About this Research Topic
Mast cells are ubiquitously present in most tissues, especially surfaces exposed to the environment, close to blood vessels and nerve fibers, as well as in the meninges and the hypothalamus. Mast cells serve as environmental ‘sensors’ and communicate with hormonal, immune and neural systems leading to immune and inflammatory responses. Mast cells serve as first responders with an inherent ability to rapidly release a plethora of mediators, often selectively, depending on exogenous, or endogenous stimuli. In addition to the classical IgE-dependent mode of stimulation, mast cells react to a multitude of other stimuli, including cytokines, hormones, neuropeptides and neurotransmitters. Different modes of secretion for cytokines/chemokines and classical mediators such as serotonin and histamine suggest possible interplay between the diverse components of the secretory machinery, which is not understood. Nevertheless, strategies to manipulate these different modes of mast cell secretion or to stabilize mast cells offer promising approaches for mast cell-dependent disorders including itch and pain.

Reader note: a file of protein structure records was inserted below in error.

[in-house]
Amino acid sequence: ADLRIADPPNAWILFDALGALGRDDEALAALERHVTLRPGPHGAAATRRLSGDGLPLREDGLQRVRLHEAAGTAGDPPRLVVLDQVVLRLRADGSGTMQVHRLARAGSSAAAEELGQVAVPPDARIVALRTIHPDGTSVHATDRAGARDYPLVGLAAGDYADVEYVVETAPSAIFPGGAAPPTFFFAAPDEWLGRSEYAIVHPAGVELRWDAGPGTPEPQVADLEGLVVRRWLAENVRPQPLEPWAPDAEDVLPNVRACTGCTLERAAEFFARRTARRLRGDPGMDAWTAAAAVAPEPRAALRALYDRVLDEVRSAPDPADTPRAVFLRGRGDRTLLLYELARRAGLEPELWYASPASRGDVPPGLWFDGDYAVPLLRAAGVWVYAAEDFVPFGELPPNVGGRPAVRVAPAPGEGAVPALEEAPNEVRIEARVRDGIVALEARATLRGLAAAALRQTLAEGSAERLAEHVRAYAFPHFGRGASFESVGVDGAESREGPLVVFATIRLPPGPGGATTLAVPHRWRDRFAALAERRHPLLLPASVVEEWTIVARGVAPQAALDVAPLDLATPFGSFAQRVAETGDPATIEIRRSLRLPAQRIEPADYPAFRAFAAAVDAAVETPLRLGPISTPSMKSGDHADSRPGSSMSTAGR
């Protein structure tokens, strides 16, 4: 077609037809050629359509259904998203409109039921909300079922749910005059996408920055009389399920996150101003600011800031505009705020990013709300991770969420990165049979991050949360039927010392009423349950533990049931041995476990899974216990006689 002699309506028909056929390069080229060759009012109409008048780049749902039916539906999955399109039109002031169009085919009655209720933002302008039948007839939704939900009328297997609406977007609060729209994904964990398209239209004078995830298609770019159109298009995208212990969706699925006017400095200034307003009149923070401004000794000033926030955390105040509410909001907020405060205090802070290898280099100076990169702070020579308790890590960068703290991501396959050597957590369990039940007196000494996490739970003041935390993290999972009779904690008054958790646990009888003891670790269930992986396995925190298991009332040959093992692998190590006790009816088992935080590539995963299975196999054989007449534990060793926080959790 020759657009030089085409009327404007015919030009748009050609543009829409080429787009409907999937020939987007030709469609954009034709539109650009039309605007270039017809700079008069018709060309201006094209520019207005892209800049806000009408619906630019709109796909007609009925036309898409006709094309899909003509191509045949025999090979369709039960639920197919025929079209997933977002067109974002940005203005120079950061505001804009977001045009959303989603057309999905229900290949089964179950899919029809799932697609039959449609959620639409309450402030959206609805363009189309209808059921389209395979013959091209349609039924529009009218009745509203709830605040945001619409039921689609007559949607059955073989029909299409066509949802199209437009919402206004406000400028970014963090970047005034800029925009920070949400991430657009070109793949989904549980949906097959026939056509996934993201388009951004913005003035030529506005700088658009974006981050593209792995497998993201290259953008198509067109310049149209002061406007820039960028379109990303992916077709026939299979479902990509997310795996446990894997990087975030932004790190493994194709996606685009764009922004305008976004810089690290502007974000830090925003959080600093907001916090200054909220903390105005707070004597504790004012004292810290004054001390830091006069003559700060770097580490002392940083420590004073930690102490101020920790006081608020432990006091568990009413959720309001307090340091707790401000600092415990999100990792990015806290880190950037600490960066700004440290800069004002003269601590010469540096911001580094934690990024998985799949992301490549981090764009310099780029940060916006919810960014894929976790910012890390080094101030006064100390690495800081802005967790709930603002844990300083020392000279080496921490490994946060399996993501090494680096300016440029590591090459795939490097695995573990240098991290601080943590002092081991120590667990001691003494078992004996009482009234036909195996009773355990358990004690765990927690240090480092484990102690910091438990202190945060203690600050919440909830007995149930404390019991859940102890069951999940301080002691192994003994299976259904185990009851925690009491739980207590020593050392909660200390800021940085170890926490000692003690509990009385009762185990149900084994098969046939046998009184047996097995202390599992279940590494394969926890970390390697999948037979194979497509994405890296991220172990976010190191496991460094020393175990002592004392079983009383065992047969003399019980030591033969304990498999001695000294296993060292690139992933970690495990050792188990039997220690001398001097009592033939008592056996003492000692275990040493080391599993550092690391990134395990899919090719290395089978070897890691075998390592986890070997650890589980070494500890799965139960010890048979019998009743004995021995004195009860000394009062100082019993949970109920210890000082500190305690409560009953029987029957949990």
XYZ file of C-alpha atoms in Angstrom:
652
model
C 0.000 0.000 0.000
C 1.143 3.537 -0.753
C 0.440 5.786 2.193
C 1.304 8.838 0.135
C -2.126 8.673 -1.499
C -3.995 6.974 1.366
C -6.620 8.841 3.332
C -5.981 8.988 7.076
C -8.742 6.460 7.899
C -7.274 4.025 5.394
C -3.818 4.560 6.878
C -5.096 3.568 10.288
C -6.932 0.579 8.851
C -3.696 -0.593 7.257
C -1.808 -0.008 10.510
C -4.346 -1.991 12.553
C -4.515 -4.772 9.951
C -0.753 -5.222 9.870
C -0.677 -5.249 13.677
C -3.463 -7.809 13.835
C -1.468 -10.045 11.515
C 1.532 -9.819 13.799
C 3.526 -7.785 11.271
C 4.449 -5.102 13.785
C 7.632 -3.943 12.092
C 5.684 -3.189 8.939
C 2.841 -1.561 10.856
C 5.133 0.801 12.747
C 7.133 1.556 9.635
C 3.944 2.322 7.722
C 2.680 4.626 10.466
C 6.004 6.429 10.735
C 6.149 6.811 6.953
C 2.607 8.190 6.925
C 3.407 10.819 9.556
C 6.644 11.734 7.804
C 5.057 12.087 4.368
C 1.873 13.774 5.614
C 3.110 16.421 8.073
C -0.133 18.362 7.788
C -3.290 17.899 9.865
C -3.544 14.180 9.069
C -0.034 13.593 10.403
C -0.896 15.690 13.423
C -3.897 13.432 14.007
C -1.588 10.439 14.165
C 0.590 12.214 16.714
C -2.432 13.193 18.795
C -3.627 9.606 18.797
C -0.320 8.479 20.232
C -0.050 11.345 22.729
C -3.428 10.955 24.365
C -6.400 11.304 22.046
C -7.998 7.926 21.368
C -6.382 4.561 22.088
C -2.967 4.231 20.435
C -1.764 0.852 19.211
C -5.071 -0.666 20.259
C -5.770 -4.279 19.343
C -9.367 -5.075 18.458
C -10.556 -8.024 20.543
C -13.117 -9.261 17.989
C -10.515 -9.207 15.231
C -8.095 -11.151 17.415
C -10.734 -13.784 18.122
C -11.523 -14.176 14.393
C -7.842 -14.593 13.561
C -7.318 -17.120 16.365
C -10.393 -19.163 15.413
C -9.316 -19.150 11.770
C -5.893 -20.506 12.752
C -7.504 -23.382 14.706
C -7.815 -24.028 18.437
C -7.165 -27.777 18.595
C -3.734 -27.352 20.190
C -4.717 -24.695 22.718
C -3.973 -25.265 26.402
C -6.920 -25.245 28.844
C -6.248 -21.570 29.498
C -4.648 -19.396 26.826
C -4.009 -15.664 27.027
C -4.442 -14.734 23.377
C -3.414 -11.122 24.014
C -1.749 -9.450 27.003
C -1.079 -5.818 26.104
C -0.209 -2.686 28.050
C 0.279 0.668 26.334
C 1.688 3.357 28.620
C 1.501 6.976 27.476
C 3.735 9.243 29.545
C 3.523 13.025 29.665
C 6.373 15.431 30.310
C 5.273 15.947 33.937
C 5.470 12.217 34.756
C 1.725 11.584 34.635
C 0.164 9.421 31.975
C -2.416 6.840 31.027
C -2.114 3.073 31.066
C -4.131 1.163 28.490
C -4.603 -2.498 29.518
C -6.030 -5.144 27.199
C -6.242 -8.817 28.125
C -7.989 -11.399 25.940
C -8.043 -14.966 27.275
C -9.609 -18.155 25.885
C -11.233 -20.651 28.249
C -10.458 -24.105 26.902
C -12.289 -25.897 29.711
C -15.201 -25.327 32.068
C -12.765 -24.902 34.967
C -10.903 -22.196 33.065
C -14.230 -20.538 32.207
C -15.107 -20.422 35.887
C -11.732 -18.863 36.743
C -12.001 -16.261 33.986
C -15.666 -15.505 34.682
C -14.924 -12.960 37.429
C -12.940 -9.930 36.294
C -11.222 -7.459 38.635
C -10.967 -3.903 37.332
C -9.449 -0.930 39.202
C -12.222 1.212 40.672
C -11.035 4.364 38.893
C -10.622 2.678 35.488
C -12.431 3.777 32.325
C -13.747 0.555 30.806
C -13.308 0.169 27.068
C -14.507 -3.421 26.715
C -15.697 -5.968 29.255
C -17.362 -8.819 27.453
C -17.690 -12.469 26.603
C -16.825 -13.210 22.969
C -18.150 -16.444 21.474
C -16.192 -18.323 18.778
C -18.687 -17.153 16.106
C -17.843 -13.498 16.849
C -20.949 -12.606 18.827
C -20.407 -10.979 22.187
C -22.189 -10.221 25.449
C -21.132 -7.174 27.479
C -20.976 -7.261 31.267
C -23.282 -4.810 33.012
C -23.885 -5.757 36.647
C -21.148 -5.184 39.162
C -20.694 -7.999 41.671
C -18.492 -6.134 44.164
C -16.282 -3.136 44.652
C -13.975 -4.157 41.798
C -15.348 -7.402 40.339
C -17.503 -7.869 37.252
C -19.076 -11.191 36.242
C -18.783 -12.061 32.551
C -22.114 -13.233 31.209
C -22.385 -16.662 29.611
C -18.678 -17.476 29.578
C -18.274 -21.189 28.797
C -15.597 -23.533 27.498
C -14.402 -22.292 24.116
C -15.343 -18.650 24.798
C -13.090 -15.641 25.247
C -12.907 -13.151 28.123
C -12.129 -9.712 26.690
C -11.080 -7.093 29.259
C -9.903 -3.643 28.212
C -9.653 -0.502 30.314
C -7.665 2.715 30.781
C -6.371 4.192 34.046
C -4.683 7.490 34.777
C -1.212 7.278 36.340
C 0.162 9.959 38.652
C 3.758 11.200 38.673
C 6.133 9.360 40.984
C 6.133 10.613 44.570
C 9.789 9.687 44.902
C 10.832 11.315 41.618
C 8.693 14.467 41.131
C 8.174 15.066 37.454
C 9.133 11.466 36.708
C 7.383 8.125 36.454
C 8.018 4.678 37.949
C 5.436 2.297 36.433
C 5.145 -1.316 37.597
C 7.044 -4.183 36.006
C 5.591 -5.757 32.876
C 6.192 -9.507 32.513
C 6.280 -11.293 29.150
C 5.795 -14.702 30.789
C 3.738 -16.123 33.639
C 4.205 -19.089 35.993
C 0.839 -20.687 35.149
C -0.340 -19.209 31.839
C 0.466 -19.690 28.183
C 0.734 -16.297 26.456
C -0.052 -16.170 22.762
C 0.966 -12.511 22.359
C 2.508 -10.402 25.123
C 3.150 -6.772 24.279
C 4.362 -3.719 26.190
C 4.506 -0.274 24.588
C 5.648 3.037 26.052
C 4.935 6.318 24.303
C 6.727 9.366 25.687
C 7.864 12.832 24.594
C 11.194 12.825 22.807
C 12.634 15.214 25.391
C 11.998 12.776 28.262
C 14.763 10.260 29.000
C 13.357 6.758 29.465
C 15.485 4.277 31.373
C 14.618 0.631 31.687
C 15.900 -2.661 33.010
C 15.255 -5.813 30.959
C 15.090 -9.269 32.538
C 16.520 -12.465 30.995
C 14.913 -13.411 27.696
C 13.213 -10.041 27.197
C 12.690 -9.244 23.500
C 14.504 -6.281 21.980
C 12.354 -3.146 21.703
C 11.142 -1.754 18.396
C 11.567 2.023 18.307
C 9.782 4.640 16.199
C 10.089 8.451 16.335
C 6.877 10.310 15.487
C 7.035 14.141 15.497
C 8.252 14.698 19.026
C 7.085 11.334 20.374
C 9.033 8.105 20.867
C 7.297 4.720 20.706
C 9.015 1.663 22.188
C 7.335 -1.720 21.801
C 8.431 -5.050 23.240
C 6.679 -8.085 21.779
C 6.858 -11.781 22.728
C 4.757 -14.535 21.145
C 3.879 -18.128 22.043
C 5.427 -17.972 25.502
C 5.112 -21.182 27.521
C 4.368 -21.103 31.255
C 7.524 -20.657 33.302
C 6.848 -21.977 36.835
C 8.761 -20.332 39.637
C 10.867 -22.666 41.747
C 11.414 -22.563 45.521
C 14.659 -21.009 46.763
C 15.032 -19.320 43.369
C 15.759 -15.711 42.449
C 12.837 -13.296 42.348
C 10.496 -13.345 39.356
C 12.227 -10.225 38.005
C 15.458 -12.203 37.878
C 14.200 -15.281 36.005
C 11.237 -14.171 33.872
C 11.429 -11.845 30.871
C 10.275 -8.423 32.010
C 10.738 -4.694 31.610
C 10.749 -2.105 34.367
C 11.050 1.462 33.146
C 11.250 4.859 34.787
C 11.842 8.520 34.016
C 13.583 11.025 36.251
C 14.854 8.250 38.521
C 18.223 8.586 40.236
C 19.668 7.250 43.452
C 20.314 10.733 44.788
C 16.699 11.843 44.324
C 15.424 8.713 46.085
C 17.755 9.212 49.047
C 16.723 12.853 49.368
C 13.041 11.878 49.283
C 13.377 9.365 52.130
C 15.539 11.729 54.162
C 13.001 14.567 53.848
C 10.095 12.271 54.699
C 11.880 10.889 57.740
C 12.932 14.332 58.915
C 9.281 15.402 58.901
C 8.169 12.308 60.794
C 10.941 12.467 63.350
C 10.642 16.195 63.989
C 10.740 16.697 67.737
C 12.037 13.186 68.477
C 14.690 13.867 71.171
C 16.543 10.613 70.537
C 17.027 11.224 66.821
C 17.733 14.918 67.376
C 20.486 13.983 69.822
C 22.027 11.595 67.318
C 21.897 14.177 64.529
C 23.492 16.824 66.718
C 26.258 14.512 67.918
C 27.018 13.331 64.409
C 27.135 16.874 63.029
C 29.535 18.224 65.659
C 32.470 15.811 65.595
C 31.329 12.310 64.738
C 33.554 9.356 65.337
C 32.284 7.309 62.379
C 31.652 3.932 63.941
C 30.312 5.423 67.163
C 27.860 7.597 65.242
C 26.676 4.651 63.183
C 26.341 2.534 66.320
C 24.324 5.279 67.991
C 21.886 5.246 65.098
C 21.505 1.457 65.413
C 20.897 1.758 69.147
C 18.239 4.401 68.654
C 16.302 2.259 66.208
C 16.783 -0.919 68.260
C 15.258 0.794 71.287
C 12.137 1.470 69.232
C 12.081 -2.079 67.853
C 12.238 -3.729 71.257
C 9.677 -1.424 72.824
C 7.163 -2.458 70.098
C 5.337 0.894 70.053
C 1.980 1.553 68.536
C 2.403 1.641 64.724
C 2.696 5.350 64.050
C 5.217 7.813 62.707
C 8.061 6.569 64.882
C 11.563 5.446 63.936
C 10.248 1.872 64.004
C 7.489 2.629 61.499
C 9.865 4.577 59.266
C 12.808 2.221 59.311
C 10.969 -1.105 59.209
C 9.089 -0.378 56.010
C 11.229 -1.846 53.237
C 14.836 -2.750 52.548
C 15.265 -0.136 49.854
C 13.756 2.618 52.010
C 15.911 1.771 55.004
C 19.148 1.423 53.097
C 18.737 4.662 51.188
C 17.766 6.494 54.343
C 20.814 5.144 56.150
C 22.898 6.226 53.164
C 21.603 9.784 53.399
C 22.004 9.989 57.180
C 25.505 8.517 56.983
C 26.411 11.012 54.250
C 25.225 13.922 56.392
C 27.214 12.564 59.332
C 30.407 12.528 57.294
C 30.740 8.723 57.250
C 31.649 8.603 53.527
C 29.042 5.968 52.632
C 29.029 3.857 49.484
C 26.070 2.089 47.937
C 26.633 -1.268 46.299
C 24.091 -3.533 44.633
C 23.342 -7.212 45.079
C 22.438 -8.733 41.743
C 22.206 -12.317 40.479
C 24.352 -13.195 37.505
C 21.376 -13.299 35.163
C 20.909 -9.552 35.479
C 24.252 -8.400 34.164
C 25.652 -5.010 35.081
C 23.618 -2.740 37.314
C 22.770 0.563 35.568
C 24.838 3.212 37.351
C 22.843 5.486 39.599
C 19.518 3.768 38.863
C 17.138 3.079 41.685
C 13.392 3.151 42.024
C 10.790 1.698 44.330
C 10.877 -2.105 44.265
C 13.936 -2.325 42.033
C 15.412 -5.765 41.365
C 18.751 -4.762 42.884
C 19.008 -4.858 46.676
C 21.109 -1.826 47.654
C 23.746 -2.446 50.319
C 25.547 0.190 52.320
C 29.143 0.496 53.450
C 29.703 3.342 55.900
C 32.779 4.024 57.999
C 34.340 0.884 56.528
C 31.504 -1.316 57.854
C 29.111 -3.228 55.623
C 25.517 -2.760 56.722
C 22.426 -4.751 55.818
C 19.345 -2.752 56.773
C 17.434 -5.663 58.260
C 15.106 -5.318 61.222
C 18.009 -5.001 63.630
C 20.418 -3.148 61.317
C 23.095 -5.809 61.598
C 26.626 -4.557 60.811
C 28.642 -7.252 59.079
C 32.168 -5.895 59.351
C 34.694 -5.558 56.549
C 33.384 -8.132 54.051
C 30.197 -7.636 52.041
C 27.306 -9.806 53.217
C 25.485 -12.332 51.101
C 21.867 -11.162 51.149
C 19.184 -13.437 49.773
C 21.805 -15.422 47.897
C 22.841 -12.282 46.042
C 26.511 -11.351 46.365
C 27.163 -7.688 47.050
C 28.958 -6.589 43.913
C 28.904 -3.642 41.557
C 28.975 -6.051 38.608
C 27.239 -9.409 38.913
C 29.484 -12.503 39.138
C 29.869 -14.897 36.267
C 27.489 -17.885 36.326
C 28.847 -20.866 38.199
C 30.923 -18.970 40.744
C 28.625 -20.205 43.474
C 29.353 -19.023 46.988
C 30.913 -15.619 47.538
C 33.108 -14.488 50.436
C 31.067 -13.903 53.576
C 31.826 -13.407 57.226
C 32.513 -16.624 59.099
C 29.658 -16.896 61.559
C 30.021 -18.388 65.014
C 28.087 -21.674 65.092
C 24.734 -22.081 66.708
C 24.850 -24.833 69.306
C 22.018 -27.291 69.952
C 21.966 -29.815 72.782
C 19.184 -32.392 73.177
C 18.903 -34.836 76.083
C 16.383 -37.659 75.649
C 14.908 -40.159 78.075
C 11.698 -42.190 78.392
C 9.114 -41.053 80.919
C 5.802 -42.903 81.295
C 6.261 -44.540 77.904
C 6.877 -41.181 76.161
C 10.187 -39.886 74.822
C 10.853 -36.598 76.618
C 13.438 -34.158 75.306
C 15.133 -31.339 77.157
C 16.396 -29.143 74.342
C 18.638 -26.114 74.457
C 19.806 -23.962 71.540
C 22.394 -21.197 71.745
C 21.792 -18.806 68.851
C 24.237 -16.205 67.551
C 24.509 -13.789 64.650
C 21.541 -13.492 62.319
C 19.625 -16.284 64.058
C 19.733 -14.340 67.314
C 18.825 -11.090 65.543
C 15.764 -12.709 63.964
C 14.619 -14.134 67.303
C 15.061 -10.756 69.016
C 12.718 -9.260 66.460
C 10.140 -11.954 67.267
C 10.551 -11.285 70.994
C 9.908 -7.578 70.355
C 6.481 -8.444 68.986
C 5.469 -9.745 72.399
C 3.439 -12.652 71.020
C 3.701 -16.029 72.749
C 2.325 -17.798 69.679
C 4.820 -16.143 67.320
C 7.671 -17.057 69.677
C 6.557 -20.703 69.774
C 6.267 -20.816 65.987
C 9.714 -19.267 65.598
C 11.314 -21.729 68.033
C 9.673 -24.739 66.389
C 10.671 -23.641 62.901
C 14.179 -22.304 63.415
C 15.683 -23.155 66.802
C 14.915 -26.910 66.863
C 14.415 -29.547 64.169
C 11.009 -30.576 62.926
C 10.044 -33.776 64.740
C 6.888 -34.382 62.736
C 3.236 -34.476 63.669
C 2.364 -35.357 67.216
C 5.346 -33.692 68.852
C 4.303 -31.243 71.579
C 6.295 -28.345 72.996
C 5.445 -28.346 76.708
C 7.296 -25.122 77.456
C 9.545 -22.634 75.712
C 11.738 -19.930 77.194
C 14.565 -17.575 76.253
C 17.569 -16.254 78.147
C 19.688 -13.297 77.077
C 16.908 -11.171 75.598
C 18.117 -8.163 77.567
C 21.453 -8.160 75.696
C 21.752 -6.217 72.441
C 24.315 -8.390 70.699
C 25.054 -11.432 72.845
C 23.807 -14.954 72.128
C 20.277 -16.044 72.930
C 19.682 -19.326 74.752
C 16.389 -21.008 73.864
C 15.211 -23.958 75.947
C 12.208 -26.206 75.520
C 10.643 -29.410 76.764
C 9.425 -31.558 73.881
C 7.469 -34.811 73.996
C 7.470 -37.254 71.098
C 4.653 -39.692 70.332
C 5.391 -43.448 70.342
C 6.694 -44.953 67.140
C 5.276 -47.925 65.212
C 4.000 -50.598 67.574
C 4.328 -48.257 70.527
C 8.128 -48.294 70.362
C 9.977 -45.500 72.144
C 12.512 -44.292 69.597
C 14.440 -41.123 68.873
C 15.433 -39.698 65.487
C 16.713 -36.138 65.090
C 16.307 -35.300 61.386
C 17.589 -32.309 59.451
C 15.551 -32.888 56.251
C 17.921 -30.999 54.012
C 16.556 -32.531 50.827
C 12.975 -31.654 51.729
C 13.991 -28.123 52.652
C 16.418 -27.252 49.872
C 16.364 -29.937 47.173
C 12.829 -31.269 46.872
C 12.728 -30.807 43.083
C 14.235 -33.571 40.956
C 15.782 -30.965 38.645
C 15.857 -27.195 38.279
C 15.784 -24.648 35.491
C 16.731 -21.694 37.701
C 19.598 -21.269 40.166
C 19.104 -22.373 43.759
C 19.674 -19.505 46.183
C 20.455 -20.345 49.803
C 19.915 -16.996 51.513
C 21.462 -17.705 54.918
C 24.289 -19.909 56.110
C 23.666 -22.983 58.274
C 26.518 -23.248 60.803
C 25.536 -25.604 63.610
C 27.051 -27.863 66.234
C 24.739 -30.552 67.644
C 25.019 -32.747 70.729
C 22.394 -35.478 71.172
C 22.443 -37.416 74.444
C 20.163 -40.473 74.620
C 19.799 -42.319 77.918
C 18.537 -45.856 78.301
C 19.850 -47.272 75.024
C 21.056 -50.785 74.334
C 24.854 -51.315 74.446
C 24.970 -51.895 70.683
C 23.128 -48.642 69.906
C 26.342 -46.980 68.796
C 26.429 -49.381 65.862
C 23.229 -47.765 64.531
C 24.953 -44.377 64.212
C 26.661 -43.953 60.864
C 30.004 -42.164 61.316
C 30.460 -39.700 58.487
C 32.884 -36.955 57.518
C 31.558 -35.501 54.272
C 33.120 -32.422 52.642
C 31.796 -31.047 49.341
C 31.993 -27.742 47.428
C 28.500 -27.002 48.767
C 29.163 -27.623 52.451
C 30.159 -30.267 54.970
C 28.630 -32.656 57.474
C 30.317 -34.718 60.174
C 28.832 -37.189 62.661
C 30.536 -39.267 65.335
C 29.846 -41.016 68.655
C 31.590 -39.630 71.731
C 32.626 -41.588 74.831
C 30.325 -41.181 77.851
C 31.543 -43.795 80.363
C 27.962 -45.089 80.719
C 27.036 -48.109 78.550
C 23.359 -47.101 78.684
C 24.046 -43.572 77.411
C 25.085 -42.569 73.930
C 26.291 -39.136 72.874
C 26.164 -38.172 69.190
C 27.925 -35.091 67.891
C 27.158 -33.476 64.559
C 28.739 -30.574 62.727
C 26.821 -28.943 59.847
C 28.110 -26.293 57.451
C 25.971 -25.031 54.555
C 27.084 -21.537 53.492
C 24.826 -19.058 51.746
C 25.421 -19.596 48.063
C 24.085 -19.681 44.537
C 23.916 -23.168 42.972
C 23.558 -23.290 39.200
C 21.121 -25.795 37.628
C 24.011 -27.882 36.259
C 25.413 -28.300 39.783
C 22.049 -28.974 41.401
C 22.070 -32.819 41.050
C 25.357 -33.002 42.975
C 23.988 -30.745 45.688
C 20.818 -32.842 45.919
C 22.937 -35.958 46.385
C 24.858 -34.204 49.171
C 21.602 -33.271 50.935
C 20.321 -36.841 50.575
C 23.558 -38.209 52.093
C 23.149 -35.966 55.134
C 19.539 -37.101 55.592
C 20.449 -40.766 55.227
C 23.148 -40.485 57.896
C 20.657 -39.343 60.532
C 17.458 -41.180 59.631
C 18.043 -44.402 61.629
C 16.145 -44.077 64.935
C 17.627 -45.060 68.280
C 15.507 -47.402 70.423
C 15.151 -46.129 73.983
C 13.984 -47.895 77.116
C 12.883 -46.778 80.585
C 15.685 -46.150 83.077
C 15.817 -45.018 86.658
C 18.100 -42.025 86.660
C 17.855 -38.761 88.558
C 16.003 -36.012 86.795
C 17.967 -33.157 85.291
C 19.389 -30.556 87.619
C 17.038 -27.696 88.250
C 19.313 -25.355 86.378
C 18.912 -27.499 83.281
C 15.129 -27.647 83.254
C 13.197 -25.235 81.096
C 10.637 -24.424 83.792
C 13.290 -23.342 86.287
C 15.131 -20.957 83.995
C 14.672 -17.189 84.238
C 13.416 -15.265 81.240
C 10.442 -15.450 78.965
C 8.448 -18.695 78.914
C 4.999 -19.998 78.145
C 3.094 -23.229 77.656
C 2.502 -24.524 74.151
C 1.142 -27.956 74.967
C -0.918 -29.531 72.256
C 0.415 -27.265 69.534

Mast cells display heterogeneity in their activity, which depends upon their location and microenvironment. Hence, the mast cell phenotype cannot be generalized and varies depending on location and different pathophysiological conditions, including nociception and degenerative conditions.
New and unexpected functions of mast cells have recently come to light such as their ability to form synapses with dendritic cells and present antigen, as well as mast cell – T cell interactions, especially the ability of the former to increase the numbers of Treg cells playing an anti-inflammatory and immunosuppressive role.
Mast cells have been increasingly involved in conditions involving pain such as fibromyalgia, headache, itch, myalgic encephalomyelitis/chronic fatigue syndrome, sickle cell disease, stroke and traumatic brain injury, thereby attracting greater attention towards their role in pathological conditions.
The aim of this Research Topic is to highlight the current state of knowledge about the involvement of mast cells in critical physiological functions related to the itch, neuroinflammation and pain aiming to identify novel therapeutic targets for multiple disorders.
Keywords: Mast cells, pain, itch, neurodegeneration, neuroinflammation
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